- California State Indian Museum
- CSUSM Native Studies Program
- Journal of San Diego History (San Diego Historical Society)
- Tribal Library Census and Needs Assessment Study
- Native American Documents Project (see California Tribes)
- Native Peoples
- Online Archive of California
Organizations, Universities, and Museums:
- American Indian History and Culture
- American Indian Library Association
- Bureau of American Ethnology Annual Reports (1895-1964, digitized by National Library of France)
- Native American Ethnobotany
- Native American Graves Protection and Repatriation Act (NAGPRA) Online Databases
- Native American Treaties and Information
- National Congress of American Indians
- National Indian Education Association
- National Indian Law Library (Native American Rights Fund)
- National Museum of the American Indian
- Tribal Court Clearinghouse
What is APA style?
APA stands for the American Psychological Association. It is the citation style used in most of the social sciences as well as some of the natural sciences.
Official APA Style Manual at CSUSM Library
This is the official APA manual published by the American Psychological Association. Though the 7th edition of the Publication Manual of the American Psychological Association was released in October 2019, we are currently providing information and links to the 6th edition. This is because the American Psychological Association expects students and professors to transition to this new edition in the spring of 2020 or thereafter. The CSUSM library is awaiting the delivery of the new guides and the transition of other reliable sources to the 7th edition before updating its own citation guide. If you are required to use the 7th edition prior to our updating our APA page, please go directly to the APA's Style and Grammar Guidelines website or contact a librarian directly for assistance.
- Library copies (BF76.7 P83 2010)
The CSUSM Library owns several copies of the official APA manual that you can consult in person. Click on the link above to see where they are located.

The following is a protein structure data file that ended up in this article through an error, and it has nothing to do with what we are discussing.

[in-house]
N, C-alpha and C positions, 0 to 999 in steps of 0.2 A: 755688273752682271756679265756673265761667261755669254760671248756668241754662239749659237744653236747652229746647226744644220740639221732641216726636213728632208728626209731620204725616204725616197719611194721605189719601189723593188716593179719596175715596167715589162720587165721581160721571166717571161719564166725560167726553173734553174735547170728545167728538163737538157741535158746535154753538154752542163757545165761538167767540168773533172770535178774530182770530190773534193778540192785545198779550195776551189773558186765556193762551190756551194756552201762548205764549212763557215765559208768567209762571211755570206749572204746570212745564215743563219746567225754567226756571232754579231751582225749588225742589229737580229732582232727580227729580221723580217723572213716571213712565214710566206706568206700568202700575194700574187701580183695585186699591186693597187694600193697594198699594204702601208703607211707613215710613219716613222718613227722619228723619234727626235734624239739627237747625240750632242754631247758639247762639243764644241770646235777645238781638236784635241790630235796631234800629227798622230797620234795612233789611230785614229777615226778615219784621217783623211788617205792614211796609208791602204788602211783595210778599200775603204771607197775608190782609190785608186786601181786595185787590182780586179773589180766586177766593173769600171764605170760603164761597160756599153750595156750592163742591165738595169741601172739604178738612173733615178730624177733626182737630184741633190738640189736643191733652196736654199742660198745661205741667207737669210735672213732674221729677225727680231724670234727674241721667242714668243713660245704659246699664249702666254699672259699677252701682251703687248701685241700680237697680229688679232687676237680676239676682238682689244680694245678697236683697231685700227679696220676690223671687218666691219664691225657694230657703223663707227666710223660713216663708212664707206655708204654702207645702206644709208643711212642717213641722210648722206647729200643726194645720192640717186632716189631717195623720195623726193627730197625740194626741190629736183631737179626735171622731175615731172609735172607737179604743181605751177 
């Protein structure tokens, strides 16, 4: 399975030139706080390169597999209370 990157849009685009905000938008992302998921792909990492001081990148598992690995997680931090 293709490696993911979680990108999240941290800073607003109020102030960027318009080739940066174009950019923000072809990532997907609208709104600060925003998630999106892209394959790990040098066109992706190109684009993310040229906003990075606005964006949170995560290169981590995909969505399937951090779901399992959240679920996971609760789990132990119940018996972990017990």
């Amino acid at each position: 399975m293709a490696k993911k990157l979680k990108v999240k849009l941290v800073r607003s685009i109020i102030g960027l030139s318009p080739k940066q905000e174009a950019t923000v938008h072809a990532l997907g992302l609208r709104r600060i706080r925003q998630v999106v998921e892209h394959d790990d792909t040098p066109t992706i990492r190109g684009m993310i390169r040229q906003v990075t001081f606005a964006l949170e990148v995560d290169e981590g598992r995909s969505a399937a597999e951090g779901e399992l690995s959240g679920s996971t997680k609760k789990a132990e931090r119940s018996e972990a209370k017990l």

- The official APA website
Need access to the official APA guidelines right now but can't get to a copy of the book? Try out their website. It has helpful FAQs and basic guidelines.
Helpful Online Guides
- A brief overview of APA Style
Produced by the APA. NOTE: HTML version of the tutorial works better.
- CiteSource APA (Trinity College)
Examples accompanied by helpful screenshots and pictures showing you how to locate the information you need to include in your citation.
- Purdue University's Online Writing Lab (OWL)
More examples of APA-style citations and paper formats from Purdue University's famous OWL website. Use the left-hand menu to find the category of item you are trying to cite.
What is a DOI?
APA style requires that you include a Digital Object Identifier (DOI) whenever you cite the online version of an article. A DOI is a special number that identifies each unique article in a database. Please note- some articles may not have a DOI.
- Guidance from the APA (read Online Scholarly Journal Article: Citing DOIs)
- Crossref.org (tool to locate a doi number)
- Tutorial video - using PsycINFO DB
Using APA for Special Cases
- Citing Business Sources (CSUSM Library)
A guide to the most common APA citation formats needed for business sources, compiled by the CSUSM Business Librarian and COBA faculty.
- Citing Government Sources (University of Nebraska Kearney)
Guidance on how to cite many different kinds of government documents in APA style.
- Legal Citations in APA Style (CSU Stanislaus)
Examples for the most commonly cited federal and California legal documents.